Jamie Collins, the 52nd overall pick in the 2013 NFL draft by the New England Patriots, is having a breakout second season, excelling as an every down linebacker in Bill Belichick‘s inventive defensive schemes. Jeremy Turner looks at Collins’ performance in a variety of roles and notes the areas still in need of improvement.
Since returning from an early-season thigh injury, Jamie Collins has played nearly every available defensive snap (save those near the ends of games with the outcomes already decided). With Jerod Mayo lost for the year to a torn patellar tendon, Collins and fellow linebacker Dont’a Hightower have taken over all the middle linebacking duties and have solidly filled the defensive captain’s shoes. While Hightower has assumed primary play-calling duties, Collins’s responsibilities have him bouncing between run support, pass coverage, and pass rush. He’s done an excellent job in most respects, though with a few areas in which he could improve.
On this play with 11:37 remaining in the 2nd quarter against the Denver Broncos, Collins is lined up as an outside linebacker in a six-man front. At the snap, Collins starts to crash down the line while still maintaining position to keep containment. While the offensive line blocks away from Collins and opens a hole between the center and left guard, he doesn’t bite and holds the edge. Broncos running back Ronnie Hillman sees Hightower filling the hole created by the offensive line and attempts to bounce outside, following Julius Thomas as he pulls across the formation. Thomas attempts to cut-block Collins but the linebacker easily sheds the poor block and makes the tackle.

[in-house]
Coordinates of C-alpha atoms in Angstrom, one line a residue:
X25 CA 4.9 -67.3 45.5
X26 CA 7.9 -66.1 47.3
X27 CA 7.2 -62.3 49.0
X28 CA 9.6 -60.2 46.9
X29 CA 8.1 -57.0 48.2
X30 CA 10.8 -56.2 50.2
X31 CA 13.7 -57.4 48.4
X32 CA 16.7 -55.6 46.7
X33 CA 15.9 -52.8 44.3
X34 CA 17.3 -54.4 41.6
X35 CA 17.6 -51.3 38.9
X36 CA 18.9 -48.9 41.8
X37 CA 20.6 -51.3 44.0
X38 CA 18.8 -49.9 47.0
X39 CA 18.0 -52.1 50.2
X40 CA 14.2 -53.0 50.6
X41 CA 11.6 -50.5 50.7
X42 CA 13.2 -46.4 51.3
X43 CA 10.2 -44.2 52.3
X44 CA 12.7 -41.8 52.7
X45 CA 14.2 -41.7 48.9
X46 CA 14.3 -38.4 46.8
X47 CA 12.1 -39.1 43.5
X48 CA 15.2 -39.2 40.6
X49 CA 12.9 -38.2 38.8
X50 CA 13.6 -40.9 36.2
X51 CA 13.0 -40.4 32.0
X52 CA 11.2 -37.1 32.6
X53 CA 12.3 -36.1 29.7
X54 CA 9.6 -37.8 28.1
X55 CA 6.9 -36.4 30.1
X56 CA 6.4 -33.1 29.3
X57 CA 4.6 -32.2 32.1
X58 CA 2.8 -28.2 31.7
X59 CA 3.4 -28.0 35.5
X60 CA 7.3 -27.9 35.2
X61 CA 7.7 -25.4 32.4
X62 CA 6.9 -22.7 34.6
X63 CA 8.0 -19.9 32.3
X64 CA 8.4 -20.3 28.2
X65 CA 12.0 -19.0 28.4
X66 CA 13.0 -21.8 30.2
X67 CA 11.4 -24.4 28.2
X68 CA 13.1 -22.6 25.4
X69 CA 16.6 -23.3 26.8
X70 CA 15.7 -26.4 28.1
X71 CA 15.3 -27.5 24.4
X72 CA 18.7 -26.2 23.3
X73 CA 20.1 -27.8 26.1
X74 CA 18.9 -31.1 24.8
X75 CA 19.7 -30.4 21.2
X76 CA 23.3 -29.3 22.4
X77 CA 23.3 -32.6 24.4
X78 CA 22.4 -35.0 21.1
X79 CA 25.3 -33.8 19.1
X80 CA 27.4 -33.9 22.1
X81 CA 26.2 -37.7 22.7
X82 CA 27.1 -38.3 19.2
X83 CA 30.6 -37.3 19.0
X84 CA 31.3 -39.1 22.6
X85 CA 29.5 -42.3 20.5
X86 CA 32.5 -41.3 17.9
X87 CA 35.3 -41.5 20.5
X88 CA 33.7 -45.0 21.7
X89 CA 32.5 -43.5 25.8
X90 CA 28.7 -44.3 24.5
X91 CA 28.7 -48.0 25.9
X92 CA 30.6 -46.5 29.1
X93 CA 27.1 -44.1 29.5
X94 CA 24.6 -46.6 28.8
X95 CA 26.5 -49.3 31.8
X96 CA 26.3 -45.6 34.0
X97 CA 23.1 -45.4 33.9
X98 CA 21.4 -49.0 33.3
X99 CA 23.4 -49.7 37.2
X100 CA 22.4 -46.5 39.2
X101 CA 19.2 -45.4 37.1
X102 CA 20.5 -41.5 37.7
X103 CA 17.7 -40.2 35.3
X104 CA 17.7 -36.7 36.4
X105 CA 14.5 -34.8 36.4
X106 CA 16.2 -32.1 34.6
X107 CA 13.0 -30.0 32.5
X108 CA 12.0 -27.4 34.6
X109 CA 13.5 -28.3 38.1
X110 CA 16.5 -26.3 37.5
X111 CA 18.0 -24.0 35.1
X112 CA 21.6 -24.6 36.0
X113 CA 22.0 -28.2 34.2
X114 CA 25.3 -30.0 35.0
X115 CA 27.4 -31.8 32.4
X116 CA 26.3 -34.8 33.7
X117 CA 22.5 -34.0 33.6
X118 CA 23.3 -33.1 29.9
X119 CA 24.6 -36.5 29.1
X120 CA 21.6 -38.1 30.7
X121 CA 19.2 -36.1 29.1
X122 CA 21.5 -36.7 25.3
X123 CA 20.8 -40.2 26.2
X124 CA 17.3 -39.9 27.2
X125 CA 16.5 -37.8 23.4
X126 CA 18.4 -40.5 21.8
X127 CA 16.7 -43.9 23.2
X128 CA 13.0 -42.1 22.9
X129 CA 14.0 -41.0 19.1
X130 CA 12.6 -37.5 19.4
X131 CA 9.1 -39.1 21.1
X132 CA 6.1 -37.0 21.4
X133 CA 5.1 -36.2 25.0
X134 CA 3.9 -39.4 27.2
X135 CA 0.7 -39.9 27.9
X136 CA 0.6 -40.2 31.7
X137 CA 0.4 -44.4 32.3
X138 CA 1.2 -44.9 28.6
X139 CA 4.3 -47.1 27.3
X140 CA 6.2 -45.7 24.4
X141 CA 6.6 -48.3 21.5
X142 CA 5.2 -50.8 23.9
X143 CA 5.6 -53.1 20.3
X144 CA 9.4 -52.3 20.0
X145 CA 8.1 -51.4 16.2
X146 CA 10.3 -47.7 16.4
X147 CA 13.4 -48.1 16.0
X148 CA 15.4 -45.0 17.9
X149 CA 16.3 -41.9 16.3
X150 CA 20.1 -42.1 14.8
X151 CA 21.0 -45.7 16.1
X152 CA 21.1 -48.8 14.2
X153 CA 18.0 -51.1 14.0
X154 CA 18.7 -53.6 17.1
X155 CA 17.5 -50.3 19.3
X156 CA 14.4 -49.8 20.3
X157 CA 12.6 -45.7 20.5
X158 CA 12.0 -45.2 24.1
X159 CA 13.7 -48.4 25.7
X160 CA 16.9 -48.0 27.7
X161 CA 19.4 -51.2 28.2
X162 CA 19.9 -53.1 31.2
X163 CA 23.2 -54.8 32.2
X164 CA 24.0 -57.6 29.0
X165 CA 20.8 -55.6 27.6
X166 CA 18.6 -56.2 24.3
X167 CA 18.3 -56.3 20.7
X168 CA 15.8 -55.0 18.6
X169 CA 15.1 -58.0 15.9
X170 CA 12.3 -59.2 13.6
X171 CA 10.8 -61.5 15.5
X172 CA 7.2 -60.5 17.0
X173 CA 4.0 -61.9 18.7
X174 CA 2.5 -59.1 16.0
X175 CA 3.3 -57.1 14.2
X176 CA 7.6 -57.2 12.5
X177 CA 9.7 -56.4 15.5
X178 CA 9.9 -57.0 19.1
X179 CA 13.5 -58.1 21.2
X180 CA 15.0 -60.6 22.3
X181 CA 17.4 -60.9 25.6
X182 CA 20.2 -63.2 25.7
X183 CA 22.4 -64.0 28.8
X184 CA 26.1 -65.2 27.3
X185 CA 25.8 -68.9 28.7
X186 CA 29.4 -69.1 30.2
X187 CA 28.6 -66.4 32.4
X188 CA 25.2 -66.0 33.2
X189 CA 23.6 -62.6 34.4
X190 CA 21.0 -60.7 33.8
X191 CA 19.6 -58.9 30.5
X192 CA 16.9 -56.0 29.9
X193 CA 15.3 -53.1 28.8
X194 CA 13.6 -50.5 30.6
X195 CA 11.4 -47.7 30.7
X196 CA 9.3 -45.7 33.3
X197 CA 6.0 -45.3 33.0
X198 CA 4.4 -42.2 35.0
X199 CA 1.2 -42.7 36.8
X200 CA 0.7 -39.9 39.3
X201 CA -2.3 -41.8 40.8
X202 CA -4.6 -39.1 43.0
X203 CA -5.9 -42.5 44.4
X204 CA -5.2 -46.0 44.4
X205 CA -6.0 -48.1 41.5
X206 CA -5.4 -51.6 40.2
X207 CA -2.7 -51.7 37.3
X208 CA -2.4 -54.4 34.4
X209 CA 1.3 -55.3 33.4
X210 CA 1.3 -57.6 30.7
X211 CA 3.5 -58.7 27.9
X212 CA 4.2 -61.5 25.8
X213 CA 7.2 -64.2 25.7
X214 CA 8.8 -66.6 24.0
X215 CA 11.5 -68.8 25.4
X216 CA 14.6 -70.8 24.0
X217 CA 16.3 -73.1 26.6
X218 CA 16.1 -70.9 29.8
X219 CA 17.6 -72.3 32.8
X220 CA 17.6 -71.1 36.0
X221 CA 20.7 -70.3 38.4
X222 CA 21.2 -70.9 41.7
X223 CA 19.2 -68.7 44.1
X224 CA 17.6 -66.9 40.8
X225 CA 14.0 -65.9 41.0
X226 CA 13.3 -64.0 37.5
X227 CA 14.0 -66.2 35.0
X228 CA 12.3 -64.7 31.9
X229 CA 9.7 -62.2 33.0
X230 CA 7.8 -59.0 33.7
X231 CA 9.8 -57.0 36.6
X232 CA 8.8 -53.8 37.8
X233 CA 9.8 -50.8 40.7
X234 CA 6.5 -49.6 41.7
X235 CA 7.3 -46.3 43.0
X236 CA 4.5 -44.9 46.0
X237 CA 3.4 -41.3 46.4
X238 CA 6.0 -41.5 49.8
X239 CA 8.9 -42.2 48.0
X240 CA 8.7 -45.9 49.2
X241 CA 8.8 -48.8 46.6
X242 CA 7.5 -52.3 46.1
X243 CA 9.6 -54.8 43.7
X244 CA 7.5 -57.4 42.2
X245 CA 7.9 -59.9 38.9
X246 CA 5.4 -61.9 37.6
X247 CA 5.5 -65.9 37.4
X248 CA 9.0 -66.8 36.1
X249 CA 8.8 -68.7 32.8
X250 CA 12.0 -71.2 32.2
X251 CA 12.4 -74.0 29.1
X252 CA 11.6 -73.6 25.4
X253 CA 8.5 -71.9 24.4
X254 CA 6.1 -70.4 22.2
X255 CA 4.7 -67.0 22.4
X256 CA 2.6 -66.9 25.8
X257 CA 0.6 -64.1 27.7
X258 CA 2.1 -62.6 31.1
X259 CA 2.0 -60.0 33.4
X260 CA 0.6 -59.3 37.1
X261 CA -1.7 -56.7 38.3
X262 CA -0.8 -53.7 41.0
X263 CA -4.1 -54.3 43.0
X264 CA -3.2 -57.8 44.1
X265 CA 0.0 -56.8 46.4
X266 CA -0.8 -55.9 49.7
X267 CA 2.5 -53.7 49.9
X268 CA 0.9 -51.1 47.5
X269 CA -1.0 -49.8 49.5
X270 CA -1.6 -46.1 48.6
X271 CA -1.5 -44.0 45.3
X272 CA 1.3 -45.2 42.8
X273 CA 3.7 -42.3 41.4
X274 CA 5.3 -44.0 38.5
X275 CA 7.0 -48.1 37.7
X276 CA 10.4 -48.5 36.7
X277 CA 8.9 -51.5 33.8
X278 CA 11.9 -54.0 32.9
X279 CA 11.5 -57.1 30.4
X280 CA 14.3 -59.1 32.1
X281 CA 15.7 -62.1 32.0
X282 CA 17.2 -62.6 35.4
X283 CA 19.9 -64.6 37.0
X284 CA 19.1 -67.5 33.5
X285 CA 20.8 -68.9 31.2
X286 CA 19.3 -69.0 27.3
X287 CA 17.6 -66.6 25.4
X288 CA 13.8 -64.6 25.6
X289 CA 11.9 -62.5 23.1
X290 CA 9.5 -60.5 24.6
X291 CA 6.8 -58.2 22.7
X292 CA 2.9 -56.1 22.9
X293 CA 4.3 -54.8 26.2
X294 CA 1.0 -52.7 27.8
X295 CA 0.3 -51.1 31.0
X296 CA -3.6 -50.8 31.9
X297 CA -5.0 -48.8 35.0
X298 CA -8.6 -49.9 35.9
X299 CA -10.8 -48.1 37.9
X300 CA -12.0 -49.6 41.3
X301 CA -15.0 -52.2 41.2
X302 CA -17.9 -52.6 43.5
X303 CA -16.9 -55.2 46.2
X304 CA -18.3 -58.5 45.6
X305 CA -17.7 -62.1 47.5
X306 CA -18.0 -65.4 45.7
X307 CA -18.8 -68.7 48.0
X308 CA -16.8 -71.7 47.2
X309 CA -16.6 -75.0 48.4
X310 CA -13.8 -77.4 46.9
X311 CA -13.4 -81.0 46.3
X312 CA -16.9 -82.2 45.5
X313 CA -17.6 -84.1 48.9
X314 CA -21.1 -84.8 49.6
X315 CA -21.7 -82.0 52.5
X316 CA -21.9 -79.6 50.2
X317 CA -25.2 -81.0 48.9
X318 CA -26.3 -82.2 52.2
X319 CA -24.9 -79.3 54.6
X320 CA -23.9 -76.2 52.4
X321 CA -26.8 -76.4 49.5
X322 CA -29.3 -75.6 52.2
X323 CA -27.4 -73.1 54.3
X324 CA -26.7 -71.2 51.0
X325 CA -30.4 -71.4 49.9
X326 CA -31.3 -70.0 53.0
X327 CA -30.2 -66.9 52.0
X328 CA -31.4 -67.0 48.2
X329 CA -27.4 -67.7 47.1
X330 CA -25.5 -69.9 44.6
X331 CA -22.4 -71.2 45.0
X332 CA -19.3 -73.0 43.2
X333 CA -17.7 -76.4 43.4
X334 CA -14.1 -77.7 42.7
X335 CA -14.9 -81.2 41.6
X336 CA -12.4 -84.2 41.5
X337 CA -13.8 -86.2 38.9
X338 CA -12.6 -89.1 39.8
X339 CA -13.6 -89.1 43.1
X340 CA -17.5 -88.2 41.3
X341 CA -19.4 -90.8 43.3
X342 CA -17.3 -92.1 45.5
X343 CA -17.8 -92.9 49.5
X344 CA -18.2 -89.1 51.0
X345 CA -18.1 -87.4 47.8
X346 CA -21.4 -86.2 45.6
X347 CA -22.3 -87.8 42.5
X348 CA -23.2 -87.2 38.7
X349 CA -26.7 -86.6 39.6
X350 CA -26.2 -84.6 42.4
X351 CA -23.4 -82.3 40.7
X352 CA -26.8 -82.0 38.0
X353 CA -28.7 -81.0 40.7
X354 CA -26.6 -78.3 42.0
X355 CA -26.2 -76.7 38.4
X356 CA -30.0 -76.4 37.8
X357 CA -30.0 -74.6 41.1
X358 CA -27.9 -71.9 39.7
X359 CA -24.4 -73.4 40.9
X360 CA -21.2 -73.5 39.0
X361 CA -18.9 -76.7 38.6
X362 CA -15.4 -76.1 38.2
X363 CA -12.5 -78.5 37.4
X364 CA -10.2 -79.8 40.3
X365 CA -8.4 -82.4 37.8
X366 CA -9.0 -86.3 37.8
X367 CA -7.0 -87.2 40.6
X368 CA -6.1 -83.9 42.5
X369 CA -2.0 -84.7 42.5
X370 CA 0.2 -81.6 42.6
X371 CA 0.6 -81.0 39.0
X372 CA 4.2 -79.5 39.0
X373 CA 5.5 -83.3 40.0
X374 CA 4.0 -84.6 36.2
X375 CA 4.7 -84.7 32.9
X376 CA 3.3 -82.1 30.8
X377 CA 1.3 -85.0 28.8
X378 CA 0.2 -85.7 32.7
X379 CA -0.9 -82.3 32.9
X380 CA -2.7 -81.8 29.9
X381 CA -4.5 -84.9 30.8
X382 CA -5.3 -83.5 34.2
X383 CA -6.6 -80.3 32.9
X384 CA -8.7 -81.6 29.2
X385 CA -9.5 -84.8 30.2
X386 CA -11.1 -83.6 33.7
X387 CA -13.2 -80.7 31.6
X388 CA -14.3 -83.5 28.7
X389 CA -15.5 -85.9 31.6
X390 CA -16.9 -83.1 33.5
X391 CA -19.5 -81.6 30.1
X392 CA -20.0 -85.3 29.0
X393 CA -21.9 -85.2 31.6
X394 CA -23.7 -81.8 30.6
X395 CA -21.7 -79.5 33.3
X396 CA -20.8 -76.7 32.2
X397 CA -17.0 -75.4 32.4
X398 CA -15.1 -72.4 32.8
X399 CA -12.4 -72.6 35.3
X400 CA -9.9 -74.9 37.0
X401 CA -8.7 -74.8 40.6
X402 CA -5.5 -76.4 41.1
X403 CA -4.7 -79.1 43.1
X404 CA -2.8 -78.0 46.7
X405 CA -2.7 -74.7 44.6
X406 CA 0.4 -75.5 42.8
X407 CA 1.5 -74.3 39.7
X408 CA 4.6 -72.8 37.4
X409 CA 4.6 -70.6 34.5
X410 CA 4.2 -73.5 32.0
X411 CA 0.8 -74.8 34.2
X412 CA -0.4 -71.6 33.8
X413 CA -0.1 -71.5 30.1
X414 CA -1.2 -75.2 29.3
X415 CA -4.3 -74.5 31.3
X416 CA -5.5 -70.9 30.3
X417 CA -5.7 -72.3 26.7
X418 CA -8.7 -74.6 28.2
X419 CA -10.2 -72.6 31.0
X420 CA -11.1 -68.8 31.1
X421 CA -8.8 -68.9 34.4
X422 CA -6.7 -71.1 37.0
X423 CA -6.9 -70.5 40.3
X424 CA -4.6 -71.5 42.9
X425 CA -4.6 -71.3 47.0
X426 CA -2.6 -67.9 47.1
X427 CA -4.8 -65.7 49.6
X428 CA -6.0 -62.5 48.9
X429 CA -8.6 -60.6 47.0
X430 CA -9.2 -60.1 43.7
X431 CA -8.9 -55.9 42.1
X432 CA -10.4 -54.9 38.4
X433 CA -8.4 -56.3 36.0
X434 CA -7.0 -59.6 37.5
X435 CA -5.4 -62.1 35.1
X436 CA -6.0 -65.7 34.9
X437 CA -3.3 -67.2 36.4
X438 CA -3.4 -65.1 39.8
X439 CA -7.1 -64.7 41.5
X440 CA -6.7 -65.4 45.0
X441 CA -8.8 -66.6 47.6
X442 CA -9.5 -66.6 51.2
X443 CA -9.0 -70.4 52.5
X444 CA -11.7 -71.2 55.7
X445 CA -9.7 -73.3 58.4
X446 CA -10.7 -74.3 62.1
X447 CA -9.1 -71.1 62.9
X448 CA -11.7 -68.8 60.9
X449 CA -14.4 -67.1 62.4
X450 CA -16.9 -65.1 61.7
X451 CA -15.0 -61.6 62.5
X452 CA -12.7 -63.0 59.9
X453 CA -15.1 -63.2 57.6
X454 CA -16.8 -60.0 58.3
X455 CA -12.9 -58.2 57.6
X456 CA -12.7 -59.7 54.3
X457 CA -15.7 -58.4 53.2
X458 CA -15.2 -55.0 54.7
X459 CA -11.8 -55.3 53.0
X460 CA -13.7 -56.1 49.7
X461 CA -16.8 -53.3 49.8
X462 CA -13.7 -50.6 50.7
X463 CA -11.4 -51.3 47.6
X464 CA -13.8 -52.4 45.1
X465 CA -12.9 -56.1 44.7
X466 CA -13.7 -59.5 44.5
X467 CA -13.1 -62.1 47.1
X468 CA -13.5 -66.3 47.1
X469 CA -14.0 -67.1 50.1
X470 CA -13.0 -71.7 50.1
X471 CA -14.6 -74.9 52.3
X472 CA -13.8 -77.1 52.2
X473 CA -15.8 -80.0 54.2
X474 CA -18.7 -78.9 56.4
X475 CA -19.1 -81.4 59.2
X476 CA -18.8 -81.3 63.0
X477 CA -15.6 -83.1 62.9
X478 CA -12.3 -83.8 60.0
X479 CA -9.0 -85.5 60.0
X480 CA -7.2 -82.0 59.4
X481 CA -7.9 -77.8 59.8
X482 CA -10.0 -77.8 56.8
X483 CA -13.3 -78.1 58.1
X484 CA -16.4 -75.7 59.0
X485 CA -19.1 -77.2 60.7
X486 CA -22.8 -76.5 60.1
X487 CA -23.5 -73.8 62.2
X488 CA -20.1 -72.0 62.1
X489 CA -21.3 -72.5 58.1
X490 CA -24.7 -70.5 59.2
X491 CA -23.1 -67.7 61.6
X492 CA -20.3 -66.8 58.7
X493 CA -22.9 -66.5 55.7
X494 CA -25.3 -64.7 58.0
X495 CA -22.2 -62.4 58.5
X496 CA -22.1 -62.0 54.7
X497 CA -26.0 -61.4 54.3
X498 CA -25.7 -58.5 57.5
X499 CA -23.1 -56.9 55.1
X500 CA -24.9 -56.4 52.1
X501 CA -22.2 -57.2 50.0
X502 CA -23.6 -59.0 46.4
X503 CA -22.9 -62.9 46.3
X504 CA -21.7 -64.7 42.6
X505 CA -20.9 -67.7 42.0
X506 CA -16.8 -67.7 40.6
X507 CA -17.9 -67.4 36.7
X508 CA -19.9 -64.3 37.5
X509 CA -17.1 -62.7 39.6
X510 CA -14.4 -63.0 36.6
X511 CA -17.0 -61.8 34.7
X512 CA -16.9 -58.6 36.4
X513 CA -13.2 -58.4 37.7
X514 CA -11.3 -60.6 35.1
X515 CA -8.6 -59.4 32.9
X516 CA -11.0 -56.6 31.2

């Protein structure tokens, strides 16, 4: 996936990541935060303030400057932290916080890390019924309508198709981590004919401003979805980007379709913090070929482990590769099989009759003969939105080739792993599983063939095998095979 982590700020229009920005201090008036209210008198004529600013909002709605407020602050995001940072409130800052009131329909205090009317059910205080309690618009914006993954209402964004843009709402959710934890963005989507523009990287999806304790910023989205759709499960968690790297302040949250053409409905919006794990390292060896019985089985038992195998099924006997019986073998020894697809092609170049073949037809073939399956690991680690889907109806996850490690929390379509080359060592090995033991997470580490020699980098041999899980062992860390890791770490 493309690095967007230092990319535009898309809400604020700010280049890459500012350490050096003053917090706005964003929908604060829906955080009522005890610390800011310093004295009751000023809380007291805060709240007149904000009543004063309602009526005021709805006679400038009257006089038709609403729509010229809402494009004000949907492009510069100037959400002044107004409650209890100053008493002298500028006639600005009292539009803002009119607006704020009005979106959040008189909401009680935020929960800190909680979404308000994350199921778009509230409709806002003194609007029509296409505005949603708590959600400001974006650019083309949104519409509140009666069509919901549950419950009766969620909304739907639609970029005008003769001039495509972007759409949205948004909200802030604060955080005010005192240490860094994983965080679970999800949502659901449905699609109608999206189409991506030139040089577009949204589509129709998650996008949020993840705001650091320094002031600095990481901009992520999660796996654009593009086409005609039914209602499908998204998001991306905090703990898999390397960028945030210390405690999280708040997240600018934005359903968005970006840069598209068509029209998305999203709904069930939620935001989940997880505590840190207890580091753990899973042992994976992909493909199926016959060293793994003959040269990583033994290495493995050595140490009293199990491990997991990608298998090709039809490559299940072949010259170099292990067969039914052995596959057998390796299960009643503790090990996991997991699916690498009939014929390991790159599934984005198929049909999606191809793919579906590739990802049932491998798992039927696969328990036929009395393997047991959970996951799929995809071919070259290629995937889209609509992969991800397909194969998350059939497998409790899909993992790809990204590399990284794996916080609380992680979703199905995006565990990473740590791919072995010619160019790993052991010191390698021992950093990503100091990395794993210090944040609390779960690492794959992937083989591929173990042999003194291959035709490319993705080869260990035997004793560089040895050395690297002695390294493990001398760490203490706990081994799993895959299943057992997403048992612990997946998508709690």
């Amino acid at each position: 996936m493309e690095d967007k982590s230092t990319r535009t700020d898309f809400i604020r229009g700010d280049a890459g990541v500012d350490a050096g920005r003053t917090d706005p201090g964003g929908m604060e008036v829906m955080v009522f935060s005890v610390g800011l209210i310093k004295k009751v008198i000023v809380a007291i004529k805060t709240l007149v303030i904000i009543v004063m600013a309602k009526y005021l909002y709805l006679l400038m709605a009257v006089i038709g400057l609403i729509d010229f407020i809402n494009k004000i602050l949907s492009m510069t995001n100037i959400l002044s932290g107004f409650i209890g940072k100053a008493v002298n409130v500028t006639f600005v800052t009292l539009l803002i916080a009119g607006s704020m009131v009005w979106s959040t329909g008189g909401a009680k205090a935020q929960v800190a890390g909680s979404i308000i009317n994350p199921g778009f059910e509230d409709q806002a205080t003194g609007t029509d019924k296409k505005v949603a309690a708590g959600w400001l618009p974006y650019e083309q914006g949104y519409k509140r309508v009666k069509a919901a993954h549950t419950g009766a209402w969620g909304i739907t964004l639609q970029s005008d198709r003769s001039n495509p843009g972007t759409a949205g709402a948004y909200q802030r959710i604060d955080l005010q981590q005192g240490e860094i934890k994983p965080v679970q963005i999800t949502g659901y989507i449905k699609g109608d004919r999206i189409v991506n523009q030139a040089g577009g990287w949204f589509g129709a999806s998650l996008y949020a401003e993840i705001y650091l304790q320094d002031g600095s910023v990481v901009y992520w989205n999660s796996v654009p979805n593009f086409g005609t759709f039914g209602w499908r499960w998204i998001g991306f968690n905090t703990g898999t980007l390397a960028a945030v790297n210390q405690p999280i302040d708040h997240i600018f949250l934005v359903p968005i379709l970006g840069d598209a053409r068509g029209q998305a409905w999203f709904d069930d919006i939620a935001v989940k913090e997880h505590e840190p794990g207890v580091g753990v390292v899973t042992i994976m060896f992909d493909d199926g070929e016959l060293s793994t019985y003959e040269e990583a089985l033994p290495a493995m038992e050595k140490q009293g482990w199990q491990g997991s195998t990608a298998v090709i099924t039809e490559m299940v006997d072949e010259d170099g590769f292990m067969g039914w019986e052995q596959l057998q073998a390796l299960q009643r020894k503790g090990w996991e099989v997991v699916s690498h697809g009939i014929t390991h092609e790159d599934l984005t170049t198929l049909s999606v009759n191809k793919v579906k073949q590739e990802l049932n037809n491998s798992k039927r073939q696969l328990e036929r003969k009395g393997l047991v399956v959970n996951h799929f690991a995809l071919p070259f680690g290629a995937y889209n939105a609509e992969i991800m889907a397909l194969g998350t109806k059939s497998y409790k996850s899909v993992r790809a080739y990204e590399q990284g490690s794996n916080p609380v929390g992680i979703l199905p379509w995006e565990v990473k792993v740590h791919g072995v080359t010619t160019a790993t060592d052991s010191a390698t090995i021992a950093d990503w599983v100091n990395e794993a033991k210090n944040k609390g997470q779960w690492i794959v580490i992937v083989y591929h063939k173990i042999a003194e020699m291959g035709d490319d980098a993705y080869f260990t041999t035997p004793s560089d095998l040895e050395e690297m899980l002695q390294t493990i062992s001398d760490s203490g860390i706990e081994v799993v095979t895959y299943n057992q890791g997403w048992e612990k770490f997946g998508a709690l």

Early in the 1st quarter against the Chicago Bears, Collins is lined up as the only linebacker off the front in a goal line package on 3rd and 1. He does an excellent job of diagnosing the play and filling the substantial hole created by the Bears offensive line. He closes on running back Matt Forte and makes contact behind the line of scrimmage. Unfortunately, he forgets how to tackle and merely attempts to throw his shoulder into the RB – the one sporting the 6th-most yards after contact according to ProFootballFocus. While Collins slows his momentum, Forte easily bounces past and picks up the first down.
Collins is generally outstanding in run support; here, he quickly and accurately diagnoses the play and makes an excellent effort at closing the hole or redirecting the runner. However, his failure to even attempt to wrap up the ball carrier allows the offense to gain a new set of snaps.
Pass Defense: Zone
This sequence comes in the 3rd quarter against the New York Jets. Just before the snap with 11:46 left in the period, Patrick Chung begins to retreat from the line of scrimmage to a normal safety position. As the play begins, Collins quickly drops back into a typical Tampa 2, covering nearly 10 yards in short order. While the pass is completed in front of him, he quickly closes for the tackle.